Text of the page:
CBI attacks lack of industry policy

THE CONFEDERATION of British Industry yesterday launched an attack on the Government's lack of a coherent industrial policy and called on the Prime Minister to publish a White Paper setting out its attitude towards manufacturing.

In a memorandum to senior ministers, the employers' organisation criticises the lack of a clear lead from the Government and says that the much-vaunted partnership between government and industry promised by John Major, the Prime Minister, had so far failed to materialise.

The critique would have coincided with Michael Heseltine's return to the Department of Trade and Industry after his heart attack in June had this not been postponed because the President of the Board of Trade has flu.

The CBI document argues that partly because of policy errors Britain has slipped to sixteenth in the World Economic Forum's list of 22 OECD countries ranked by competitiveness. It goes on to identify seven areas of policy where the Government could do more to promote steady non-inflationary growth by improving the competitiveness of industry and commerce.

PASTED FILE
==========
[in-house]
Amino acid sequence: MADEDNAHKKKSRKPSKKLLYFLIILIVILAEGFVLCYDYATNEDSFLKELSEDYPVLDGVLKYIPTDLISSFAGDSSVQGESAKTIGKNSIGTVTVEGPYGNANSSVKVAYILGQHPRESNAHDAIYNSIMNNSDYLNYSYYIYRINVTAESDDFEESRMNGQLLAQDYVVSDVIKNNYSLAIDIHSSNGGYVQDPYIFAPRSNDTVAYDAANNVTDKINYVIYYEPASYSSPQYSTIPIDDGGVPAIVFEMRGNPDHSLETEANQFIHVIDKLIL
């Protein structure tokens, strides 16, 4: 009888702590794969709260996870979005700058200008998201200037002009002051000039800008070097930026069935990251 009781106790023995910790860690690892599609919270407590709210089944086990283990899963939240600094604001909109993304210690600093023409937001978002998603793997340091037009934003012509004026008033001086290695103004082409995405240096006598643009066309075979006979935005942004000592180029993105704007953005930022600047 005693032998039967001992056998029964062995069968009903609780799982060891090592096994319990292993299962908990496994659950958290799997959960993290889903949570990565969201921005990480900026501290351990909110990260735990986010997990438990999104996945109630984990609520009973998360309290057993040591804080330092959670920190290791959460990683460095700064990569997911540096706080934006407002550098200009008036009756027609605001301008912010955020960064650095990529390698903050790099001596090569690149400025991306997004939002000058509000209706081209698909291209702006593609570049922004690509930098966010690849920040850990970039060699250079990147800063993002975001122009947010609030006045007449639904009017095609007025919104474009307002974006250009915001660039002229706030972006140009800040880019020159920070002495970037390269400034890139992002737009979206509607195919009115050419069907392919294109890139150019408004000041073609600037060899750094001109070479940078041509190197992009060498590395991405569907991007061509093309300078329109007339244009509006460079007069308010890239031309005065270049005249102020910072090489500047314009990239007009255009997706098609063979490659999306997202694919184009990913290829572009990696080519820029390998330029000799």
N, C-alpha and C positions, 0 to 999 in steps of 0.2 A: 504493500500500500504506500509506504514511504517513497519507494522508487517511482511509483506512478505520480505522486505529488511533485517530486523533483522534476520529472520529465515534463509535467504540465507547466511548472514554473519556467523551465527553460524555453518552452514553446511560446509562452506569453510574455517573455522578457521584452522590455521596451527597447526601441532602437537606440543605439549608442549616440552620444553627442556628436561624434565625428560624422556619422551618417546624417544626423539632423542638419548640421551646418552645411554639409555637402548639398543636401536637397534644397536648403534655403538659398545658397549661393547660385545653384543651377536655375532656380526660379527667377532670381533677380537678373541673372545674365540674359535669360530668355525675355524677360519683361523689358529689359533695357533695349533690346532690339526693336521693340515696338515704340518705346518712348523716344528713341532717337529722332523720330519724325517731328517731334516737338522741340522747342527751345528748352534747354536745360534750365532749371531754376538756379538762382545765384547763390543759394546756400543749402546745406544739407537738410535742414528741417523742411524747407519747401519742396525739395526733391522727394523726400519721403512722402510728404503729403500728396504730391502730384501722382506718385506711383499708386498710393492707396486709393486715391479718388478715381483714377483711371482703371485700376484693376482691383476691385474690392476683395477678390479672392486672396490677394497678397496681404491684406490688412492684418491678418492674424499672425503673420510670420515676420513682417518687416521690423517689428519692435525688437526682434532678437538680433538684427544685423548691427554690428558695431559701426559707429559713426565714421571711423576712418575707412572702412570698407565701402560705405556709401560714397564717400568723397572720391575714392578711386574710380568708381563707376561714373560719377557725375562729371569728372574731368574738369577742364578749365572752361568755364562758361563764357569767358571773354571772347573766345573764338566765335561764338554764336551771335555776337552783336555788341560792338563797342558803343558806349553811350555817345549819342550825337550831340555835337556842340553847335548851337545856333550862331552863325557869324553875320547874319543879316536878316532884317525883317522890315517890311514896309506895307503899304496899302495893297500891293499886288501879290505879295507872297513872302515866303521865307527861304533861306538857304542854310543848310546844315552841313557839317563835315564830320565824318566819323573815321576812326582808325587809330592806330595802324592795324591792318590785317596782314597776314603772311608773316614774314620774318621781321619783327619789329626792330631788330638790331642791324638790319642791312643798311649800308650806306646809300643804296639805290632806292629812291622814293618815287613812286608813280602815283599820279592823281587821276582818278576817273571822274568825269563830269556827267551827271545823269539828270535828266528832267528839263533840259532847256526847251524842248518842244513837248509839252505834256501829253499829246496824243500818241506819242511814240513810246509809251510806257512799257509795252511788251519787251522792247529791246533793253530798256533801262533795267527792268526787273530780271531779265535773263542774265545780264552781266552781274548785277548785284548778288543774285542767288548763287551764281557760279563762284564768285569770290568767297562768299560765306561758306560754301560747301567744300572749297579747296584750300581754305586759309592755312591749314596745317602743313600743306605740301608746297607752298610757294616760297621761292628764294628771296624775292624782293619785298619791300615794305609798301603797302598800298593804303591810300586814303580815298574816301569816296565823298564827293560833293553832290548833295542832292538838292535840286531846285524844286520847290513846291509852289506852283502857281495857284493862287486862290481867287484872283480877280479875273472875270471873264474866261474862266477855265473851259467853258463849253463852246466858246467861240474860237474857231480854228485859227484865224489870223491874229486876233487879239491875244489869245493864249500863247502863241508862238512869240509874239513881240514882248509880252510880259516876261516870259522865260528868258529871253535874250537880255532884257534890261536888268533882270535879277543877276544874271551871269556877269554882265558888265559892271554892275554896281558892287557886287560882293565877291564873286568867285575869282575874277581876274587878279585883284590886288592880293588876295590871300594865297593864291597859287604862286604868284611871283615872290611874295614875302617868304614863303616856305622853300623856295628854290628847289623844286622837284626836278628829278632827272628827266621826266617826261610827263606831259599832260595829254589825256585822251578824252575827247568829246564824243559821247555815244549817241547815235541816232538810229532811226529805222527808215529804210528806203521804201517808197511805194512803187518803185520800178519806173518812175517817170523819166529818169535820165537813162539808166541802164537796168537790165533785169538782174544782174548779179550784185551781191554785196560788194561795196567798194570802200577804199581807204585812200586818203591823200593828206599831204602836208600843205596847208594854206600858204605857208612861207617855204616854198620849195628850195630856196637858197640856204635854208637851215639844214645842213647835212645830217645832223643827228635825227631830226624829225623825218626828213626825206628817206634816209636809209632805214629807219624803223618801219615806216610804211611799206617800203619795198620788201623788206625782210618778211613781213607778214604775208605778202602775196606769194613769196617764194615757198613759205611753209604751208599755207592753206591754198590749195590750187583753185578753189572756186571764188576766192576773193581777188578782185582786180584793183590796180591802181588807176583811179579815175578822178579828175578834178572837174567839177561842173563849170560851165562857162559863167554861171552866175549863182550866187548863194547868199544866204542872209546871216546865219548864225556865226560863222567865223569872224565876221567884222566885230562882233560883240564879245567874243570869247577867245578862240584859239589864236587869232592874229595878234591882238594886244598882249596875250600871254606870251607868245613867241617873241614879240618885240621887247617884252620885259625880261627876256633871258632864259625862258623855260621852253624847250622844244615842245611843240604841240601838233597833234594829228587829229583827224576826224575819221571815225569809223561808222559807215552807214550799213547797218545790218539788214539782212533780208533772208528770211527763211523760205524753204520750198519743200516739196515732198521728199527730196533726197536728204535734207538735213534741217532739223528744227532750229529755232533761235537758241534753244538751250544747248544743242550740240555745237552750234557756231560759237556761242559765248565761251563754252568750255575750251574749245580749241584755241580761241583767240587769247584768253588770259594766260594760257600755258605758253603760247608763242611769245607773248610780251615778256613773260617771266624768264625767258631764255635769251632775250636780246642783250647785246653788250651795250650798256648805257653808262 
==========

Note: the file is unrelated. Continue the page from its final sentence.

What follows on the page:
The list includes public expenditure and taxation, where the CBI wants public spending cut by pounds 10bn and the burden of taxation reduced to the levels of competitor nations such as the United States and Japan, and other areas such as education, transport, deregulation and support for exporters, small businesses and inward investment.

Although the memorandum spans the work of several departments it is primarily aimed at Mr Heseltine, Mr Major and the Chancellor, Kenneth Clarke, whom the CBI hopes will be influenced in preparing the broad policy framework of his first Budget next month.

Howard Davies, the CBI's director-general, stressed that it was not asking for an industrial strategy from the Government, much less a return to direct intervention. What it was seeking was a clear definition of what the Government thought its policy to industry was.

Ministers from Mr Major downwards had variously promised intervention on behalf of industry, partnerships with industry and policies for growth and jobs.

But Mr Davies said: 'None of these things have gone beyond aspirations and none have been fleshed out anywhere.'

Manufacturing matters, page 33

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